Not everyone enjoys election years, but I do. I view political campaigns as a cat-and-mouse game, with politicians using polls and focus groups and emotionally-based messaging to cross the finish line first. It’s spectator sports at its finest.
My wife finds this appalling. The future of the country, she believes, is too important to view an election as a chess match, especially when many of the moves involve capricious hedging and, at times, outright lying.
She cannot understand why I’m glued to the television set when the national news anchor reports that Romney is edging out Pres. Obama in Colorado, but the President is increasing his lead in “must win” Ohio.
My enjoyment of the political season (although I’m not always enthused by the final results) is my curiosity about human nature.
For instance, a recent CNN poll of likely voters gave Pres. Obama the lead over Mitt Romney in almost every category (leadership on taxes, health care, foreign policy, caring about the middle class citizens, etc.); the only category in which Gov. Romney scored higher was on his ability to attack the deficit. Yet despite this broad trust of Pres. Obama among likely voters, the presidential race is still quite close.
As a person involved in information and marketing, I find that result fascinating, just as I’m intrigued by how each candidate will most effectively spend their money on get-out-the-vote programs in swing states.
I am also amazed at Bill Clinton’s likability. The once-disgraced Clinton had the majority of viewers mesmerized in his recent convention speech, showing we love the “aw shucks” nature of our politicians more than the button-up business-like approach.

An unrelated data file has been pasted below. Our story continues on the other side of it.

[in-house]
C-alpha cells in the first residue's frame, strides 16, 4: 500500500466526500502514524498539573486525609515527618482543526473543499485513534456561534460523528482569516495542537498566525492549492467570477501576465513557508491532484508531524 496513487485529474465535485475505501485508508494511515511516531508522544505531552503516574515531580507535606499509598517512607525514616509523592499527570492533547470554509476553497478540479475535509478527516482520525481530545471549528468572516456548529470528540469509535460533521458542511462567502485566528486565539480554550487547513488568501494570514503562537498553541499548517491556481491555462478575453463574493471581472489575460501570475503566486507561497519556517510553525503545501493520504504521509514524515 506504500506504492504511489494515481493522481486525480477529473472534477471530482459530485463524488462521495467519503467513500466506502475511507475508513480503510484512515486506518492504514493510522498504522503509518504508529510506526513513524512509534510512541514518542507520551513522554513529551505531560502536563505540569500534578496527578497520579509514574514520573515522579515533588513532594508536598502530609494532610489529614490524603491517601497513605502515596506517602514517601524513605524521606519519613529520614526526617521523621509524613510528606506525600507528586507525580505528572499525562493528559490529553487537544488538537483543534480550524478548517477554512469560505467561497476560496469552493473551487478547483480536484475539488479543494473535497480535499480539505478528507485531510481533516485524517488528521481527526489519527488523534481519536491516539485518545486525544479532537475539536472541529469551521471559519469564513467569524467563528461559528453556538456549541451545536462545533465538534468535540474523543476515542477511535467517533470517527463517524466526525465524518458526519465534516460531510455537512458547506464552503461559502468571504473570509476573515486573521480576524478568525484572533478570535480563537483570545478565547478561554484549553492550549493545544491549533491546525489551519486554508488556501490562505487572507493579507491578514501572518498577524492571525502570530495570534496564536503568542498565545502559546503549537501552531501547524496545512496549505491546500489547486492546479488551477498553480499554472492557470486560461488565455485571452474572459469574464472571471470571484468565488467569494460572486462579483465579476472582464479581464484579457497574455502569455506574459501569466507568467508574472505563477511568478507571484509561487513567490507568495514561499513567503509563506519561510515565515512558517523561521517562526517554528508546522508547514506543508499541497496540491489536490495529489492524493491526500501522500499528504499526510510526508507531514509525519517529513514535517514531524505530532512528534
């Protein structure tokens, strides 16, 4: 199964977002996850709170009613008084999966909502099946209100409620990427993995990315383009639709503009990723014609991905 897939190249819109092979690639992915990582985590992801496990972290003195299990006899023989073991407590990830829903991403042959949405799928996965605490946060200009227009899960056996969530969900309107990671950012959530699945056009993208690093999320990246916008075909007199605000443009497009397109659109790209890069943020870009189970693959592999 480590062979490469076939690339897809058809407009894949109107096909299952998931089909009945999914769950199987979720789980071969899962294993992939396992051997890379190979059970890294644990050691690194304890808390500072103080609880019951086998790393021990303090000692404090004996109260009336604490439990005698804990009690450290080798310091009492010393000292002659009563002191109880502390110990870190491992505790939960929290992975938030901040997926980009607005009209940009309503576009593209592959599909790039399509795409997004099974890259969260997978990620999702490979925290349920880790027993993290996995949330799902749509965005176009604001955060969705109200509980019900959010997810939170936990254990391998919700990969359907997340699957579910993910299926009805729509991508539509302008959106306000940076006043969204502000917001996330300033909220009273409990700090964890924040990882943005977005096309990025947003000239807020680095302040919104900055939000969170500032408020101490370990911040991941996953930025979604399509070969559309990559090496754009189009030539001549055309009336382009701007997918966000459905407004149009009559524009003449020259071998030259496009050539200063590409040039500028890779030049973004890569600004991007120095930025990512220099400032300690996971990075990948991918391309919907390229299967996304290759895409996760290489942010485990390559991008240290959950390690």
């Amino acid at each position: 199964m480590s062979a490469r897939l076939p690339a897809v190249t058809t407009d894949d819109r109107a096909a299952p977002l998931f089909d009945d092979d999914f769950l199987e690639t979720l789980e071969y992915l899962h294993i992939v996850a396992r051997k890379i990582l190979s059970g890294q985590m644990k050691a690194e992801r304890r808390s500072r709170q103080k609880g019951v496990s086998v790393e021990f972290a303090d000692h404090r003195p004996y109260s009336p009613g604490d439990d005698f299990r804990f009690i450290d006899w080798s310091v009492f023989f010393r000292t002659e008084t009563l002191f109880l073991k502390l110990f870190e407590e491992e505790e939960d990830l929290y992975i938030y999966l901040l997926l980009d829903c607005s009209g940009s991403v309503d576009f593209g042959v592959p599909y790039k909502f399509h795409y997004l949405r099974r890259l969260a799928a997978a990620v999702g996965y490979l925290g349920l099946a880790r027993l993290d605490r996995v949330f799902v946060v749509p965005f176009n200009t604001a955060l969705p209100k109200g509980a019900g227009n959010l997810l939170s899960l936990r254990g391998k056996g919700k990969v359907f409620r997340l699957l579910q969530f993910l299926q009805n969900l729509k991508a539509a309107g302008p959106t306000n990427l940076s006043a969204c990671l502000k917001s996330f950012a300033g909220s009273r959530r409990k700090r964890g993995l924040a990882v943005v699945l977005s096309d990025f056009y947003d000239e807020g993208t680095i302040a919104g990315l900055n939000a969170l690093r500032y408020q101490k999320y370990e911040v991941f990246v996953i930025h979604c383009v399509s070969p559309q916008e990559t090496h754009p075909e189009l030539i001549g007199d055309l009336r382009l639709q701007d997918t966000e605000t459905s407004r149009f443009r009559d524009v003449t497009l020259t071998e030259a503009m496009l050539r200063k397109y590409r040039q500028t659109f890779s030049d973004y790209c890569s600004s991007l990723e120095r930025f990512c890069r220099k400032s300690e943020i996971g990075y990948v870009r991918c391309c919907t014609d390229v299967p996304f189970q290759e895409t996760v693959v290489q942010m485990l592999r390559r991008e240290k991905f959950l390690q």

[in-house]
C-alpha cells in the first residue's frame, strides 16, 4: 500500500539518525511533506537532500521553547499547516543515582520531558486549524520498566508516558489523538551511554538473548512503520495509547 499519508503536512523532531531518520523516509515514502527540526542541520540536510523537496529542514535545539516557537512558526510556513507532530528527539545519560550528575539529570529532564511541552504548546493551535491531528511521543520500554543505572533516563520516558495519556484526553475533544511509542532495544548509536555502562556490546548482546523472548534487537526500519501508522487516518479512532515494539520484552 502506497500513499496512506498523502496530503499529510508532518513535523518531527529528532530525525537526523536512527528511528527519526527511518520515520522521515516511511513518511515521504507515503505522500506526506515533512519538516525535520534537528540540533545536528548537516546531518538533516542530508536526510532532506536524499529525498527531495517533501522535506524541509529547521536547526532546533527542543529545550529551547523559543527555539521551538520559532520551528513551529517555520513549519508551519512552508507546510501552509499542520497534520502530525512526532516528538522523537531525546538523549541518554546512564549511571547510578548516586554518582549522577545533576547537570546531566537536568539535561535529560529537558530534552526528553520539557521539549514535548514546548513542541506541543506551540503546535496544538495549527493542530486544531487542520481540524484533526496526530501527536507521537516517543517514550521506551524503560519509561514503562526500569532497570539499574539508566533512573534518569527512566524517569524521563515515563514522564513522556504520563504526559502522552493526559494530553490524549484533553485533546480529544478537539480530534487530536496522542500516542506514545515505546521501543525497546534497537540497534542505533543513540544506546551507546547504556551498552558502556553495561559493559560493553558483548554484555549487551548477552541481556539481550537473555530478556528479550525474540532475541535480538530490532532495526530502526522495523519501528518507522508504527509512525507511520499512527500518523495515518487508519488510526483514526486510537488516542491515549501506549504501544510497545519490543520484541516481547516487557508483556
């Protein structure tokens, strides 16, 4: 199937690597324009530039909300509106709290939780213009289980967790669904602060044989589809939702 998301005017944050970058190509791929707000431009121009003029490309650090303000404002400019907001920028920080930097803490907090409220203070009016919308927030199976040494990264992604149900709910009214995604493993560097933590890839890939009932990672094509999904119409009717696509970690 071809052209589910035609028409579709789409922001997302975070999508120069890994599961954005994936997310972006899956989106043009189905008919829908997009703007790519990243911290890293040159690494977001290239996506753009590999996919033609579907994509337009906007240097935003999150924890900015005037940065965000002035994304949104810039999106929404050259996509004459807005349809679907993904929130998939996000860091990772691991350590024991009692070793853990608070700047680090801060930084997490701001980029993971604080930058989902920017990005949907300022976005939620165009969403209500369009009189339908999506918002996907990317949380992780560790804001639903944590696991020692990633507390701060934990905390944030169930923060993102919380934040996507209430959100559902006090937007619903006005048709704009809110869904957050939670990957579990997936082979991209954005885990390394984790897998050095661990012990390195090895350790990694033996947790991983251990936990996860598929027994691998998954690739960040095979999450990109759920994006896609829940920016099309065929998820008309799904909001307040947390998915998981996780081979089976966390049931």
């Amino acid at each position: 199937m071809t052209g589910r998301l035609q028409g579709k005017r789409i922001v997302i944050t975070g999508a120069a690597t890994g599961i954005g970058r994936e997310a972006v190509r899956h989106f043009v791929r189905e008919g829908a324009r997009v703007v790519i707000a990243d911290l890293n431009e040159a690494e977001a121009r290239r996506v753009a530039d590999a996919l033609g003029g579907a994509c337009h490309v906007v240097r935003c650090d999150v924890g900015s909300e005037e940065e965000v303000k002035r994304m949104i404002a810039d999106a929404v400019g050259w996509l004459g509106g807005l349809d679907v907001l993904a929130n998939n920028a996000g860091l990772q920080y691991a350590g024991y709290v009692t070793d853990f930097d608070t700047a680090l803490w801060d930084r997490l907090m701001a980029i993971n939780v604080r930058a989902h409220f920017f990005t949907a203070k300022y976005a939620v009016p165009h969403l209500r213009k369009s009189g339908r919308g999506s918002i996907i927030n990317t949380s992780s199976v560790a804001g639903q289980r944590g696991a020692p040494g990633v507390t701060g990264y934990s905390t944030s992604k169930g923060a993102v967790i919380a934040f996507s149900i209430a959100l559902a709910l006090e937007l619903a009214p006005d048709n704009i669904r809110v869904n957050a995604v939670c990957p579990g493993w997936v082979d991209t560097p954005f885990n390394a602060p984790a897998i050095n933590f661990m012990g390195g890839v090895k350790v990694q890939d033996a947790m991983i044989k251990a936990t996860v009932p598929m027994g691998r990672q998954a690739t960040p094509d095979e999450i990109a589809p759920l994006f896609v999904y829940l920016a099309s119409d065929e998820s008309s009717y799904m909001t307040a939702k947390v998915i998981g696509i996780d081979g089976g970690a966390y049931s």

Like it or not, politics is a game played out on a giant 50-state board (although only pockets of the country count) and infused with more than a billion dollars of funding. How humans respond to the game-playing affects my pocketbook and yours; the end result impacts our quality of life and the future of our families.
So how can I not be interested in the shifting political reports? Just hurry and hand me the remote.
by DAWN BRANDVOLD-GRAY
There is a great movement afoot, a search of epic proportion. The object of the search is as elusive as the rarest creature, its very existence as mythical as the Loch Ness Monster. It is the search for the “undecided voter” and I’m tired of having to listen to the political posturing being used to capture its vote.
If you know of anyone who, after being bombarded by ads and both parties’ conventions, is still undecided I want to meet them. My mind, and probably yours, has been made up for oh, about four years! I am tired of the endless analysis. I’m tired of mud-slinging. And most of all, I’m tired of “friends” who tell me if I just read this book and watched that movie, I would see the light and the error of my ways. Social media has made it worse. Just check out Facebook.
My parents always believed that it was bad manners to discuss politics and religion. Most of us wouldn’t go that far. Some of the most pleasant dinner conversations circle around what people believe and why they believe it. But political bashing is not conversation. It can border on bullying.
If someone’s choice in the voting booth can be swayed by the silly ads currently airing, maybe they shouldn’t vote. I never have thought that choosing a candidate was rocket science. Figure out what you believe and find the candidate who best represents those beliefs. Then vote for them!
Most of us have to take part in silly workplace politics. The last thing that interests me after work is watching our nation’s concerns reduced to the same level. Likewise, unless I ask for an opinion, I’m not an ignorant savage that needs saving Р don’t preach your politics to me.
Many evenings I attend a yoga class. Nothing can ruin the happiness achieved by an hour of stretching and positive intentions than to walk into pundits quarreling on CNN. So until the election of 2012 is over, Mr. Gray can control the remote and I’ll settle in with a great book.